Spoiler: This post is right up your alley. How do I know? Let’s just say I have done my research.
As marketers, we often think we understand our target audience. We think we know what kind of content they want, and we also think we know what topics they find interesting. No one creates content assuming it’s off the mark; instead, we assume that our effort is worth something (interest, buzz, value, connection, etc.).
Turns out, we assume a lot, primarily that we’re hitting the mark. And maybe our assumptions are correct…but wouldn’t it be great if we could prove it? We can. Here’s how.
Find the Nuggets
With so much value being placed on content these days, why risk building a content strategy based on assumptions? Nobody rebrands or launches a new product without investing in market research. Why skip this step for your content strategy?
Today, we are super lucky to have a wealth of listening and monitoring tools at our fingertips. Most are geared toward social media presence, brand monitoring, and reputation management.
But take it a step further: actively seek out the important nugget(s) that present themselves through the listening. Work the tools, push some limits, and really get to the value of actively putting your chosen tool to work for you.
The nuggets, the connections, the findings that appear from taking the extra step…those are what can inform marketers about what their audiences and customers really want to know, what they are talking about, and where the holes are. The nuggets take work, but the end-results are priceless when compared to a flawed, misguided, or ill-informed content strategy.
Find the NOT
I have used monitoring tools in the past, like Hootsuite and Radian6 (pre-Salesforce integration. Did I just date myself?); here at SME Digital, we currently use Netbase. What these various listening and monitoring tools do is give us the ability to see the actual conversations happening across channels about a specific topic or brand.
Seeing the actual conversations is super important. Again, this takes work, but there is no room for assumptions or guesses here.
Not only do we learn what people actually want to learn about, read, or consume, but we also learn what NOT to write about. Learning what topics to NOT touch on can be invaluable.
We recently had a client who was very excited about trying out a branded hashtag campaign, but we discovered that the hashtag they had selected was presently a hot button topic; this could have quickly gone horribly wrong. By evaluating the sentiment around the hashtag, we were able to help the client find a more positive direction.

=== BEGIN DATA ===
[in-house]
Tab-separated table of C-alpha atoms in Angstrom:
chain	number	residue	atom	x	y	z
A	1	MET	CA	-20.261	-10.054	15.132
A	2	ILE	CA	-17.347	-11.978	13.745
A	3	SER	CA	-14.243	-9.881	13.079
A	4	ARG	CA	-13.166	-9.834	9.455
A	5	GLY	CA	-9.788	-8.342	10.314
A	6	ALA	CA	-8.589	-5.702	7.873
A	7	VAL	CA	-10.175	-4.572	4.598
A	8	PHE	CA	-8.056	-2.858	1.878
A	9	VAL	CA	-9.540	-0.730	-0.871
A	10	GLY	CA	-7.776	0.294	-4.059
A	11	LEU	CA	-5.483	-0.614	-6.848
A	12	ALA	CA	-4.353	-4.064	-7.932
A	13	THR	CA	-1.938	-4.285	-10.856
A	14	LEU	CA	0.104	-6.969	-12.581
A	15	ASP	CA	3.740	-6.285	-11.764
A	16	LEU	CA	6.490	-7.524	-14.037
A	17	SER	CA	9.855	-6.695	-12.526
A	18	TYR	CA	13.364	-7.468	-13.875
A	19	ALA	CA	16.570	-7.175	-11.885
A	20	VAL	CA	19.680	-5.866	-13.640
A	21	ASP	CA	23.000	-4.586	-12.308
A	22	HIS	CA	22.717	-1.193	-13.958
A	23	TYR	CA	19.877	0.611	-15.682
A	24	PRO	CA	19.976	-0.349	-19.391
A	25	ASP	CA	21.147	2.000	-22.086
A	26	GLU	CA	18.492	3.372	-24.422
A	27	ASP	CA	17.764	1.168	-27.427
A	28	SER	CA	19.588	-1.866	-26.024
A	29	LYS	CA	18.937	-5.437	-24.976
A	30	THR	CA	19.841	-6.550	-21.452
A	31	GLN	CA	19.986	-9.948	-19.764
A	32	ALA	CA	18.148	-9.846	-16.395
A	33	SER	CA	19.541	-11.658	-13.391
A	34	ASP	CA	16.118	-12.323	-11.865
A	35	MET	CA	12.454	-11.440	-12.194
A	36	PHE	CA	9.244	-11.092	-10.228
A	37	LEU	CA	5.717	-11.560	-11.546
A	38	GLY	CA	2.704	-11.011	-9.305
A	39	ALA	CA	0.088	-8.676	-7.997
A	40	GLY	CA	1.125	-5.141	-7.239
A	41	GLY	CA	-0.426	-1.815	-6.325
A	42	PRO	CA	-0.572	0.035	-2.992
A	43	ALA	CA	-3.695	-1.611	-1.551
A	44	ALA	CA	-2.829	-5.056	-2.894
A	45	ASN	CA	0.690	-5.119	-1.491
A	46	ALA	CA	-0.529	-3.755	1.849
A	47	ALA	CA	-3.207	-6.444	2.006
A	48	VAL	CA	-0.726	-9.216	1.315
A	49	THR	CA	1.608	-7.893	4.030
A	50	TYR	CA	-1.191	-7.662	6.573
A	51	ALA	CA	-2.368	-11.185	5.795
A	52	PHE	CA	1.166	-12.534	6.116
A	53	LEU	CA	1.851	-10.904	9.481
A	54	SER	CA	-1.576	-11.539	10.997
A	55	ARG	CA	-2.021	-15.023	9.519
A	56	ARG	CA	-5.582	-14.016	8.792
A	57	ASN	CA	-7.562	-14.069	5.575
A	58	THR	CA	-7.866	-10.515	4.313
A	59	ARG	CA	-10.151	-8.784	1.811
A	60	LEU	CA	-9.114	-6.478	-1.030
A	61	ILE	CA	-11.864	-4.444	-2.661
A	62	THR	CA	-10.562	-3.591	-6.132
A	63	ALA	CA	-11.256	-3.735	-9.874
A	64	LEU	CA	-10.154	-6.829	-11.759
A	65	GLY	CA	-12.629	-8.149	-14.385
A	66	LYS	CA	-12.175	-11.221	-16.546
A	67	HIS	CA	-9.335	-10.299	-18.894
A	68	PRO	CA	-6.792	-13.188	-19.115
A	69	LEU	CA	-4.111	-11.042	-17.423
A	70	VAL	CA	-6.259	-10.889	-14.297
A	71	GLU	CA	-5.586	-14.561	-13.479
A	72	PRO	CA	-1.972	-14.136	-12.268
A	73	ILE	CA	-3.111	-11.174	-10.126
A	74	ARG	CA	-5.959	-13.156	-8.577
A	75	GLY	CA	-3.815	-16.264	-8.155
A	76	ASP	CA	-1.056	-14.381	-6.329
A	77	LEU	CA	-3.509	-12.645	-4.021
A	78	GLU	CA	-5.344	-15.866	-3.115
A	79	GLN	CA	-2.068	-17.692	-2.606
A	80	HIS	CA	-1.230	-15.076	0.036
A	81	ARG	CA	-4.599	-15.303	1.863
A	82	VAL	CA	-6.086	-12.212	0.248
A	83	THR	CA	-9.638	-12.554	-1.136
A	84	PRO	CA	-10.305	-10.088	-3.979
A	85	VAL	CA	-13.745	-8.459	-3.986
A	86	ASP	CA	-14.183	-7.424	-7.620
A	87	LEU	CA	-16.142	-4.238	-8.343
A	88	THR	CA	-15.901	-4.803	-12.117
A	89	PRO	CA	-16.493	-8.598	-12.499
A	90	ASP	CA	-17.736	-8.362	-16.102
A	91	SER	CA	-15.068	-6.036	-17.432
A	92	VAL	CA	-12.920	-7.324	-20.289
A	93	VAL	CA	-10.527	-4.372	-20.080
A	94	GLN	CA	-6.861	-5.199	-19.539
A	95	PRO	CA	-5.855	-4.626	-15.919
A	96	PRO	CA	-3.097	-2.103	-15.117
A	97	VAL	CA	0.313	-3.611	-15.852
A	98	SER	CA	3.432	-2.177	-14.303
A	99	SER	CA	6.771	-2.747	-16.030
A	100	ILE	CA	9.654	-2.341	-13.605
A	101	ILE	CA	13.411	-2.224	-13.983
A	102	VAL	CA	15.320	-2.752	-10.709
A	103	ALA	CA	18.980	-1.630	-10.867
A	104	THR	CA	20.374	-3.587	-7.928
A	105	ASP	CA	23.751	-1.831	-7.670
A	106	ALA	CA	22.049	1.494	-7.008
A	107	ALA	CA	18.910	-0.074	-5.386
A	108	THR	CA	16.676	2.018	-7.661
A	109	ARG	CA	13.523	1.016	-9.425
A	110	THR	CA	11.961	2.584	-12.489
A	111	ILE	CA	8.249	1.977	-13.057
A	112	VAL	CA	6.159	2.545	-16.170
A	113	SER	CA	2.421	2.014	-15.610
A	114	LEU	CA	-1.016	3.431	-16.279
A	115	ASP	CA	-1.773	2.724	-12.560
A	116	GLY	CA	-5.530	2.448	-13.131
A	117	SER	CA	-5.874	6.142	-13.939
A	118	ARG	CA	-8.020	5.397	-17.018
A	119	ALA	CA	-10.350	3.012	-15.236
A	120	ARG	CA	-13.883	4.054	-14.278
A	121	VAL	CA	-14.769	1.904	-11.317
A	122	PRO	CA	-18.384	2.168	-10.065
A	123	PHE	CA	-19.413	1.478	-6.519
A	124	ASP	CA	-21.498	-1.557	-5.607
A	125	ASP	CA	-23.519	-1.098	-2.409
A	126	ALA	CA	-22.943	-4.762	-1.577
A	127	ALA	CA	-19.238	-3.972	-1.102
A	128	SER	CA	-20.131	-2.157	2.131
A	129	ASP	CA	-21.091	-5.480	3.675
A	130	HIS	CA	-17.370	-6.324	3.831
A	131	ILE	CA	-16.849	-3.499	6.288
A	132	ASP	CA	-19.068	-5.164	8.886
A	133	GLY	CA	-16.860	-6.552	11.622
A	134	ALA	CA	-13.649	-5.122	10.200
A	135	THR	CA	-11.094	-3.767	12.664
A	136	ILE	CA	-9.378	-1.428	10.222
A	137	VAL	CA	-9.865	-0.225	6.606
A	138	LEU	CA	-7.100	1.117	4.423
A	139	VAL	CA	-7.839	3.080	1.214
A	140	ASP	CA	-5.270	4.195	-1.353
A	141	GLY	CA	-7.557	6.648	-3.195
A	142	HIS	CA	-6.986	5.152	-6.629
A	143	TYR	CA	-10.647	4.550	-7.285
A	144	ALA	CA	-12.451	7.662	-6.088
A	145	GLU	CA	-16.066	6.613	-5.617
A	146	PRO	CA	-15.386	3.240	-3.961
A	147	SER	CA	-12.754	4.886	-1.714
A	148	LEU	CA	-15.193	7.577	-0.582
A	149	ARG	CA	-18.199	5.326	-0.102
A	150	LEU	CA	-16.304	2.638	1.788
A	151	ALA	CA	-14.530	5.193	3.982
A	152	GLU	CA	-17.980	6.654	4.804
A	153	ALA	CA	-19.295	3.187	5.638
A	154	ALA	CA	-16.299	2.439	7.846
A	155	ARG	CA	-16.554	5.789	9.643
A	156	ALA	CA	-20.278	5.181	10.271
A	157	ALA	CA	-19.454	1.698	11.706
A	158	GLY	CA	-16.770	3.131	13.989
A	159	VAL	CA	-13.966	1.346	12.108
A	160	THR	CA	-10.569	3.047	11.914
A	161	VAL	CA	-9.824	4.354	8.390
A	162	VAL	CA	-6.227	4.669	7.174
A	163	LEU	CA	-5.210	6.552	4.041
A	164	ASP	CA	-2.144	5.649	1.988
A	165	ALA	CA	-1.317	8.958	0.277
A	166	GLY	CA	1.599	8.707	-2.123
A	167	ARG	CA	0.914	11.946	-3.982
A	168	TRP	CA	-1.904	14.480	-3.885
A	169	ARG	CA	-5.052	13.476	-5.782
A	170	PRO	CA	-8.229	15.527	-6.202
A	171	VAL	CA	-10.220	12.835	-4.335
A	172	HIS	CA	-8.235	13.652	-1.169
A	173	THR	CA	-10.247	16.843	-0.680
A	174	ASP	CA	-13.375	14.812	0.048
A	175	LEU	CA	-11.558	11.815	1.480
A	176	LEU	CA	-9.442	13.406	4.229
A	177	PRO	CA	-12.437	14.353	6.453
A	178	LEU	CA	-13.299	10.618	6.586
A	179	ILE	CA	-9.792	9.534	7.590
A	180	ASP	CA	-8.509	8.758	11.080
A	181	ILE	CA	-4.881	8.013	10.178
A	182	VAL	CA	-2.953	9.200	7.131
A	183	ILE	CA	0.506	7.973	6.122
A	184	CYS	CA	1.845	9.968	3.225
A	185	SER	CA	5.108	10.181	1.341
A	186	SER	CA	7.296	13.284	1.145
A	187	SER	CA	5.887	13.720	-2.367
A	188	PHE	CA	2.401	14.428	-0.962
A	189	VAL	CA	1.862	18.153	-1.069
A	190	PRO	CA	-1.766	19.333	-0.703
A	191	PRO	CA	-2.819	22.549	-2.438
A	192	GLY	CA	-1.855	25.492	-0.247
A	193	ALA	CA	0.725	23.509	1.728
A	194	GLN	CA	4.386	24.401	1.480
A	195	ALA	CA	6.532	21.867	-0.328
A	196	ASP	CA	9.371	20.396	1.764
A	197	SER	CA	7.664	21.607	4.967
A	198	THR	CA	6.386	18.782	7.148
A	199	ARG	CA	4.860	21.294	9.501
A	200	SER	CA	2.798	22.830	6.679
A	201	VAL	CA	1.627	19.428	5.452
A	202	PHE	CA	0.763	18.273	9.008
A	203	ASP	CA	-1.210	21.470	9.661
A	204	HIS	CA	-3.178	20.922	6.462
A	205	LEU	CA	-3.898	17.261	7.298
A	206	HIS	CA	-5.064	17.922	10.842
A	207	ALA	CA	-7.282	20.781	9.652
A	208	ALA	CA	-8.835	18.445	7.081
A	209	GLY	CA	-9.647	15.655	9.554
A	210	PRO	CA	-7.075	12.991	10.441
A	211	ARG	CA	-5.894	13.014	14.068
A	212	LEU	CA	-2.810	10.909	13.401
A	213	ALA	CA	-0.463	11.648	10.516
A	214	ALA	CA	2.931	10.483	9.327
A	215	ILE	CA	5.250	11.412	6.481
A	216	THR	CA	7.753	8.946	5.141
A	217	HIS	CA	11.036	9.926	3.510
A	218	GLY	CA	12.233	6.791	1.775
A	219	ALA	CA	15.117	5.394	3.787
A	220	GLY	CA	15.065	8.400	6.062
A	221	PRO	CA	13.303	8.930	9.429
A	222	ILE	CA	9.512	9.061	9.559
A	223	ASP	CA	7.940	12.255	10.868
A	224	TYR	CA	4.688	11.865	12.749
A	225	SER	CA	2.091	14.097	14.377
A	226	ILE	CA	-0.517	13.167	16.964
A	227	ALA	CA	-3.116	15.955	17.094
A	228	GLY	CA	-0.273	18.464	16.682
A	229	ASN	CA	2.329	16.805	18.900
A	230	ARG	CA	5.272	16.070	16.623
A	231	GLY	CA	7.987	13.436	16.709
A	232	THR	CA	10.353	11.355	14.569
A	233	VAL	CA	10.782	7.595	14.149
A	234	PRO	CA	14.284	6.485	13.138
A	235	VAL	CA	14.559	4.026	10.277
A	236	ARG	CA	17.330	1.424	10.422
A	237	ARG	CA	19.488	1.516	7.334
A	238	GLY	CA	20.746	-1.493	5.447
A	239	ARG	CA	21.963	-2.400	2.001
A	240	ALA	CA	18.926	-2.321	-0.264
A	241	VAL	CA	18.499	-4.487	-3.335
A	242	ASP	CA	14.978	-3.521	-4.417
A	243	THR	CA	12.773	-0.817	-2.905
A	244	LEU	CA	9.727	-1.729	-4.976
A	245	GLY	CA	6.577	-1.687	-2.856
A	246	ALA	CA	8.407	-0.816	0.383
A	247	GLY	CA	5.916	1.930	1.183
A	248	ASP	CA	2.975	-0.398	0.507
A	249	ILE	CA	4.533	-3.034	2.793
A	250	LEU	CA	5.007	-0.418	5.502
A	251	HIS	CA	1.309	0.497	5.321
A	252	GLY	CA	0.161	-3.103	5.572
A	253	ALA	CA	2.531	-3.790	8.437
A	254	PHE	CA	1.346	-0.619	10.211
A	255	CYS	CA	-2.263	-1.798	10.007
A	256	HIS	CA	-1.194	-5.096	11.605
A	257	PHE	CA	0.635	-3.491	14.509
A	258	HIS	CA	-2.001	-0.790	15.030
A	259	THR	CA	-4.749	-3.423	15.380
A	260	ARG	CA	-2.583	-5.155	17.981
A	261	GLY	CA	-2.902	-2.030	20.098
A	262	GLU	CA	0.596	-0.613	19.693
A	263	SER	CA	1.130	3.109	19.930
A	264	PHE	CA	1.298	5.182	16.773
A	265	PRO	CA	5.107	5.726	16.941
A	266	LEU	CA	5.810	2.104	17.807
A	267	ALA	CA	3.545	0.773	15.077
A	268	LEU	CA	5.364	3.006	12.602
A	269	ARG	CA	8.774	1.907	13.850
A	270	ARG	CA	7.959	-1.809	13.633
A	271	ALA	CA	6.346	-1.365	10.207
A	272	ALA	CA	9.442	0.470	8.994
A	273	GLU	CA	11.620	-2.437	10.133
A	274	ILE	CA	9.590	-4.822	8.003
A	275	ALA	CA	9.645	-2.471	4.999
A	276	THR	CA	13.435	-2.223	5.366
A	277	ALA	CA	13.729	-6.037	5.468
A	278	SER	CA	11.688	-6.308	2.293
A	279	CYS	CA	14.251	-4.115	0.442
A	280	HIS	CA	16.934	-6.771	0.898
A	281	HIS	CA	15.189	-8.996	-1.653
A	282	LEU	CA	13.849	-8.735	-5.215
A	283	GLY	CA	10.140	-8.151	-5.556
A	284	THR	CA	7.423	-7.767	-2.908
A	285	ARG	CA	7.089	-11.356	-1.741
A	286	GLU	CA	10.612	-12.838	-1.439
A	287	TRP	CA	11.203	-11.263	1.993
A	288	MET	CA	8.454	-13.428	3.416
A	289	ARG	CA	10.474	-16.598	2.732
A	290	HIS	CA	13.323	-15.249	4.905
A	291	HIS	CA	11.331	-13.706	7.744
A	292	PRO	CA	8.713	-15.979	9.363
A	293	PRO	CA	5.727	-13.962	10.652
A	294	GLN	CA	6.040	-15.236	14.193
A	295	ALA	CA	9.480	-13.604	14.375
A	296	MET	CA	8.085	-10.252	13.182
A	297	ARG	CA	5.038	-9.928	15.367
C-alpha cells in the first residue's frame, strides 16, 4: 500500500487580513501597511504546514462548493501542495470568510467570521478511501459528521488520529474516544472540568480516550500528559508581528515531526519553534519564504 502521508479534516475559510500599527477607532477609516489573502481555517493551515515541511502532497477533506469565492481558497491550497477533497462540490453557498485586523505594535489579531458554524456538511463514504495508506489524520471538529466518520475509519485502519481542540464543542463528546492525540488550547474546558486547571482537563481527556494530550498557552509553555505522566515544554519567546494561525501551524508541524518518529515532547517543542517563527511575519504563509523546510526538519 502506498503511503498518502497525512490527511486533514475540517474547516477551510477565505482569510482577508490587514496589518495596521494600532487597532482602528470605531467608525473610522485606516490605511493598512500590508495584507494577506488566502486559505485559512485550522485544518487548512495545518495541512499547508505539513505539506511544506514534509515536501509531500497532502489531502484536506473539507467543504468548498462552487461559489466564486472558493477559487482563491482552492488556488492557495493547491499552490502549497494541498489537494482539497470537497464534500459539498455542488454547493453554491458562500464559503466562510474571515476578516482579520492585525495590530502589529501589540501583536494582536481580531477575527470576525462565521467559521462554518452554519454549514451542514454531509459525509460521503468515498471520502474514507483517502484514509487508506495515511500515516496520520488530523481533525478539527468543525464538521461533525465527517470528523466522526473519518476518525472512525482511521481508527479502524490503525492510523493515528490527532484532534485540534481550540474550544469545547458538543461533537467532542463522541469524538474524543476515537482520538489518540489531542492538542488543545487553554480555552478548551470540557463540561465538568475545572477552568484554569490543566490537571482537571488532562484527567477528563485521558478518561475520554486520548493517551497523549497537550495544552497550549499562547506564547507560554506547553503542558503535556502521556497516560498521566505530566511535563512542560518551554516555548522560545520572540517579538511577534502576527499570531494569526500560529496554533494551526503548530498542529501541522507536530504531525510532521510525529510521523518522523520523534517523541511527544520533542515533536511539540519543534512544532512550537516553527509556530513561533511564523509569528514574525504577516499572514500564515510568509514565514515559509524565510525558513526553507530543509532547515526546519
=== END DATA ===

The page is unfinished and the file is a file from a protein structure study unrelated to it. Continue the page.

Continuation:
We can even learn a bit more about the true customer base. Turns out, your actual customers do not necessarily align with your target customers. And that’s a finding worth every bit of your work and research.
Additionally, leadership can get stuck on a specific topic that they feel must be covered. Listening can demonstrate if there is any real activity around that subject in the key demographic. Further, listening can help reveal what kind of language you should be using to really speak to your target.
Spending the up-front time listening and discovering what topics are actually of interest (instead of guessing at them) is not only fun (sooo fun), but also extremely enlightening. The industry talking heads spend loads of time telling us what the hot topics are…but (trust me) they aren’t always right (or even close).
Deep-dive listening and dot-connecting will absolutely reveal surprises, and that is where you can shine. So take the time to shine. Participate in the real conversation, create content that hits the numerous sweet spots that you uncover, and stop wasting your time guessing.
Bonus: If you’re having a hard time being inspired, sitting in the middle of the larger, real-time conversation will absolutely help you find your mojo.
Bottom line: Whether you use Netbase or a different tool, have a credible, qualitative source to point to that validates your content and content-recommendations. Then, demonstrate the “why” to leadership with facts, not assumptions.